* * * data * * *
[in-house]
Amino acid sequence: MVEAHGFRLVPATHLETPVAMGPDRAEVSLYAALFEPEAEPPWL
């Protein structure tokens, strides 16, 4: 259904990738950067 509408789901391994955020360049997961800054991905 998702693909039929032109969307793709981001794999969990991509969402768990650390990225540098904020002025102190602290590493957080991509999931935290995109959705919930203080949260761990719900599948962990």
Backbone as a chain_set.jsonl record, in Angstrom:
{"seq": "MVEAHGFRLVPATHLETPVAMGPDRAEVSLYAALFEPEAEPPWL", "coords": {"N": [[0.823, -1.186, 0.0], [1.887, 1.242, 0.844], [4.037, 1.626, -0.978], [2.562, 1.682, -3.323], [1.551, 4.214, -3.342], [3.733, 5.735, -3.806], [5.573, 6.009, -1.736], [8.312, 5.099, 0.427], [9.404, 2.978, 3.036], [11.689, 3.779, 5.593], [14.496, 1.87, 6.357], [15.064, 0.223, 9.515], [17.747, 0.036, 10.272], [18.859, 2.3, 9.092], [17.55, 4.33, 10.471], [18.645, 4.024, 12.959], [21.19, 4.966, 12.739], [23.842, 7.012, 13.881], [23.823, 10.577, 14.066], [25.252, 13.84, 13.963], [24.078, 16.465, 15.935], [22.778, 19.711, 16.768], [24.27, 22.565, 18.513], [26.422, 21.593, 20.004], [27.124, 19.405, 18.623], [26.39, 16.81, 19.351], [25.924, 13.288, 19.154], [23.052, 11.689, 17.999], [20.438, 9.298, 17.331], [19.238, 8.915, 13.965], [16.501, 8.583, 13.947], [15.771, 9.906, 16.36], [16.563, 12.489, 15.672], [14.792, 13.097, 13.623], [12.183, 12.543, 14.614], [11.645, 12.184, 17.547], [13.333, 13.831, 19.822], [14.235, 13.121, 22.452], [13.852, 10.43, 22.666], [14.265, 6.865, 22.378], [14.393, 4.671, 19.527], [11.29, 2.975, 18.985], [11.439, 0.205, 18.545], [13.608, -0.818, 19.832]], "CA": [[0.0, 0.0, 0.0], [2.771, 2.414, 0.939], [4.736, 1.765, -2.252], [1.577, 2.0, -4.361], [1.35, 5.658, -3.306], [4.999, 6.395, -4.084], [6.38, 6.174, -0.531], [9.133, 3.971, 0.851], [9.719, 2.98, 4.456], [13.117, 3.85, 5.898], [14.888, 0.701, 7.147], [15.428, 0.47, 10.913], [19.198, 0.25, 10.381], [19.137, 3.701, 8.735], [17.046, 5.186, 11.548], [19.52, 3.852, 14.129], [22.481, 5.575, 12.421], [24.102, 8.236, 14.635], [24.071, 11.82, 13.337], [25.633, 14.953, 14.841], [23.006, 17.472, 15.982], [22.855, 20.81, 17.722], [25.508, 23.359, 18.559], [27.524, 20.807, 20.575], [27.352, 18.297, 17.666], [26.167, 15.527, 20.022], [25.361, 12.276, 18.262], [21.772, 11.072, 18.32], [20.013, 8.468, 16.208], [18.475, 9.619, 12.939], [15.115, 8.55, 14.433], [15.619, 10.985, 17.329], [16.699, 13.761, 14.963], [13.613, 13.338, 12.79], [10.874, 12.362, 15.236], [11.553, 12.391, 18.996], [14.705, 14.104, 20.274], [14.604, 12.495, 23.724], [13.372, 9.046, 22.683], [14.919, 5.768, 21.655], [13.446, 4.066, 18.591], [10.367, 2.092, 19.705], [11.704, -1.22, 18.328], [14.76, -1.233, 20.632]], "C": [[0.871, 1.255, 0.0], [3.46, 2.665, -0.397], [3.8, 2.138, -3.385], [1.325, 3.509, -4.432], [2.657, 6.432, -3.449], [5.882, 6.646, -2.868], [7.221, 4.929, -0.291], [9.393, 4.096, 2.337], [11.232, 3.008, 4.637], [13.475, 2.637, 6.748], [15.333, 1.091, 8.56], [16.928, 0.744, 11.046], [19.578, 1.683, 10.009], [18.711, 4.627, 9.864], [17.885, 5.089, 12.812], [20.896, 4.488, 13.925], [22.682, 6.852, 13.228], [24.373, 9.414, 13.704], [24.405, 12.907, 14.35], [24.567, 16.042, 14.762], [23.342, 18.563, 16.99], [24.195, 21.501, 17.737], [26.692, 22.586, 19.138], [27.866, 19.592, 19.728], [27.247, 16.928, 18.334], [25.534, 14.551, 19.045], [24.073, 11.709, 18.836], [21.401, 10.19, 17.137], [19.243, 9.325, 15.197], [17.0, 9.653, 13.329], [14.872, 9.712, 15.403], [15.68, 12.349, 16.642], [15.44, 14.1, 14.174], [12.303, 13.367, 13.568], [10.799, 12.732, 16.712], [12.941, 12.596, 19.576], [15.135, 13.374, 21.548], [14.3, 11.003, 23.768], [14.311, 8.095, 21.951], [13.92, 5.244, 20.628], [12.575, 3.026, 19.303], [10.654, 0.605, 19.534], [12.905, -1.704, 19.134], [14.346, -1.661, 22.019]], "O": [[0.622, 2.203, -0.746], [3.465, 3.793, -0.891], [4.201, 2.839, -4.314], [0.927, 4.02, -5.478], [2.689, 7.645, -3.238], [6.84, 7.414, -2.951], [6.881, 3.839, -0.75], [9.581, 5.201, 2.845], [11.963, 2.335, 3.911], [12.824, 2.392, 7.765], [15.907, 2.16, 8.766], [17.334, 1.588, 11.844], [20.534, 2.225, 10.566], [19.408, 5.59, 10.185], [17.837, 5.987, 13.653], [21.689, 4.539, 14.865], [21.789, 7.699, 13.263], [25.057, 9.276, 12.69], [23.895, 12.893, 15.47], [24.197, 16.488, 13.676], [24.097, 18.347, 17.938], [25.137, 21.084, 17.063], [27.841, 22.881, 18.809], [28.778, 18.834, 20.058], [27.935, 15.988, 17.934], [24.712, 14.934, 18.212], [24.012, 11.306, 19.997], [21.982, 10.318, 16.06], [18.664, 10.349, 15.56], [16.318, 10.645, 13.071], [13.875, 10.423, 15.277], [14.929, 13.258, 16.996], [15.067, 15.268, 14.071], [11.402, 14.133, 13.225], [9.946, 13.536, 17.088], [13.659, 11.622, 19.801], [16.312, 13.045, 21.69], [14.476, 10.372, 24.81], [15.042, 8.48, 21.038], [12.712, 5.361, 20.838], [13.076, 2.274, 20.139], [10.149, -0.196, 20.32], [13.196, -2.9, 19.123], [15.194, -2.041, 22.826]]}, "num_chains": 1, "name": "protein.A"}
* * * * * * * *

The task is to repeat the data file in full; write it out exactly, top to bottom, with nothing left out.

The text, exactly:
[in-house]
Amino acid sequence: MVEAHGFRLVPATHLETPVAMGPDRAEVSLYAALFEPEAEPPWL
């Protein structure tokens, strides 16, 4: 259904990738950067 509408789901391994955020360049997961800054991905 998702693909039929032109969307793709981001794999969990991509969402768990650390990225540098904020002025102190602290590493957080991509999931935290995109959705919930203080949260761990719900599948962990």
Backbone as a chain_set.jsonl record, in Angstrom:
{"seq": "MVEAHGFRLVPATHLETPVAMGPDRAEVSLYAALFEPEAEPPWL", "coords": {"N": [[0.823, -1.186, 0.0], [1.887, 1.242, 0.844], [4.037, 1.626, -0.978], [2.562, 1.682, -3.323], [1.551, 4.214, -3.342], [3.733, 5.735, -3.806], [5.573, 6.009, -1.736], [8.312, 5.099, 0.427], [9.404, 2.978, 3.036], [11.689, 3.779, 5.593], [14.496, 1.87, 6.357], [15.064, 0.223, 9.515], [17.747, 0.036, 10.272], [18.859, 2.3, 9.092], [17.55, 4.33, 10.471], [18.645, 4.024, 12.959], [21.19, 4.966, 12.739], [23.842, 7.012, 13.881], [23.823, 10.577, 14.066], [25.252, 13.84, 13.963], [24.078, 16.465, 15.935], [22.778, 19.711, 16.768], [24.27, 22.565, 18.513], [26.422, 21.593, 20.004], [27.124, 19.405, 18.623], [26.39, 16.81, 19.351], [25.924, 13.288, 19.154], [23.052, 11.689, 17.999], [20.438, 9.298, 17.331], [19.238, 8.915, 13.965], [16.501, 8.583, 13.947], [15.771, 9.906, 16.36], [16.563, 12.489, 15.672], [14.792, 13.097, 13.623], [12.183, 12.543, 14.614], [11.645, 12.184, 17.547], [13.333, 13.831, 19.822], [14.235, 13.121, 22.452], [13.852, 10.43, 22.666], [14.265, 6.865, 22.378], [14.393, 4.671, 19.527], [11.29, 2.975, 18.985], [11.439, 0.205, 18.545], [13.608, -0.818, 19.832]], "CA": [[0.0, 0.0, 0.0], [2.771, 2.414, 0.939], [4.736, 1.765, -2.252], [1.577, 2.0, -4.361], [1.35, 5.658, -3.306], [4.999, 6.395, -4.084], [6.38, 6.174, -0.531], [9.133, 3.971, 0.851], [9.719, 2.98, 4.456], [13.117, 3.85, 5.898], [14.888, 0.701, 7.147], [15.428, 0.47, 10.913], [19.198, 0.25, 10.381], [19.137, 3.701, 8.735], [17.046, 5.186, 11.548], [19.52, 3.852, 14.129], [22.481, 5.575, 12.421], [24.102, 8.236, 14.635], [24.071, 11.82, 13.337], [25.633, 14.953, 14.841], [23.006, 17.472, 15.982], [22.855, 20.81, 17.722], [25.508, 23.359, 18.559], [27.524, 20.807, 20.575], [27.352, 18.297, 17.666], [26.167, 15.527, 20.022], [25.361, 12.276, 18.262], [21.772, 11.072, 18.32], [20.013, 8.468, 16.208], [18.475, 9.619, 12.939], [15.115, 8.55, 14.433], [15.619, 10.985, 17.329], [16.699, 13.761, 14.963], [13.613, 13.338, 12.79], [10.874, 12.362, 15.236], [11.553, 12.391, 18.996], [14.705, 14.104, 20.274], [14.604, 12.495, 23.724], [13.372, 9.046, 22.683], [14.919, 5.768, 21.655], [13.446, 4.066, 18.591], [10.367, 2.092, 19.705], [11.704, -1.22, 18.328], [14.76, -1.233, 20.632]], "C": [[0.871, 1.255, 0.0], [3.46, 2.665, -0.397], [3.8, 2.138, -3.385], [1.325, 3.509, -4.432], [2.657, 6.432, -3.449], [5.882, 6.646, -2.868], [7.221, 4.929, -0.291], [9.393, 4.096, 2.337], [11.232, 3.008, 4.637], [13.475, 2.637, 6.748], [15.333, 1.091, 8.56], [16.928, 0.744, 11.046], [19.578, 1.683, 10.009], [18.711, 4.627, 9.864], [17.885, 5.089, 12.812], [20.896, 4.488, 13.925], [22.682, 6.852, 13.228], [24.373, 9.414, 13.704], [24.405, 12.907, 14.35], [24.567, 16.042, 14.762], [23.342, 18.563, 16.99], [24.195, 21.501, 17.737], [26.692, 22.586, 19.138], [27.866, 19.592, 19.728], [27.247, 16.928, 18.334], [25.534, 14.551, 19.045], [24.073, 11.709, 18.836], [21.401, 10.19, 17.137], [19.243, 9.325, 15.197], [17.0, 9.653, 13.329], [14.872, 9.712, 15.403], [15.68, 12.349, 16.642], [15.44, 14.1, 14.174], [12.303, 13.367, 13.568], [10.799, 12.732, 16.712], [12.941, 12.596, 19.576], [15.135, 13.374, 21.548], [14.3, 11.003, 23.768], [14.311, 8.095, 21.951], [13.92, 5.244, 20.628], [12.575, 3.026, 19.303], [10.654, 0.605, 19.534], [12.905, -1.704, 19.134], [14.346, -1.661, 22.019]], "O": [[0.622, 2.203, -0.746], [3.465, 3.793, -0.891], [4.201, 2.839, -4.314], [0.927, 4.02, -5.478], [2.689, 7.645, -3.238], [6.84, 7.414, -2.951], [6.881, 3.839, -0.75], [9.581, 5.201, 2.845], [11.963, 2.335, 3.911], [12.824, 2.392, 7.765], [15.907, 2.16, 8.766], [17.334, 1.588, 11.844], [20.534, 2.225, 10.566], [19.408, 5.59, 10.185], [17.837, 5.987, 13.653], [21.689, 4.539, 14.865], [21.789, 7.699, 13.263], [25.057, 9.276, 12.69], [23.895, 12.893, 15.47], [24.197, 16.488, 13.676], [24.097, 18.347, 17.938], [25.137, 21.084, 17.063], [27.841, 22.881, 18.809], [28.778, 18.834, 20.058], [27.935, 15.988, 17.934], [24.712, 14.934, 18.212], [24.012, 11.306, 19.997], [21.982, 10.318, 16.06], [18.664, 10.349, 15.56], [16.318, 10.645, 13.071], [13.875, 10.423, 15.277], [14.929, 13.258, 16.996], [15.067, 15.268, 14.071], [11.402, 14.133, 13.225], [9.946, 13.536, 17.088], [13.659, 11.622, 19.801], [16.312, 13.045, 21.69], [14.476, 10.372, 24.81], [15.042, 8.48, 21.038], [12.712, 5.361, 20.838], [13.076, 2.274, 20.139], [10.149, -0.196, 20.32], [13.196, -2.9, 19.123], [15.194, -2.041, 22.826]]}, "num_chains": 1, "name": "protein.A"}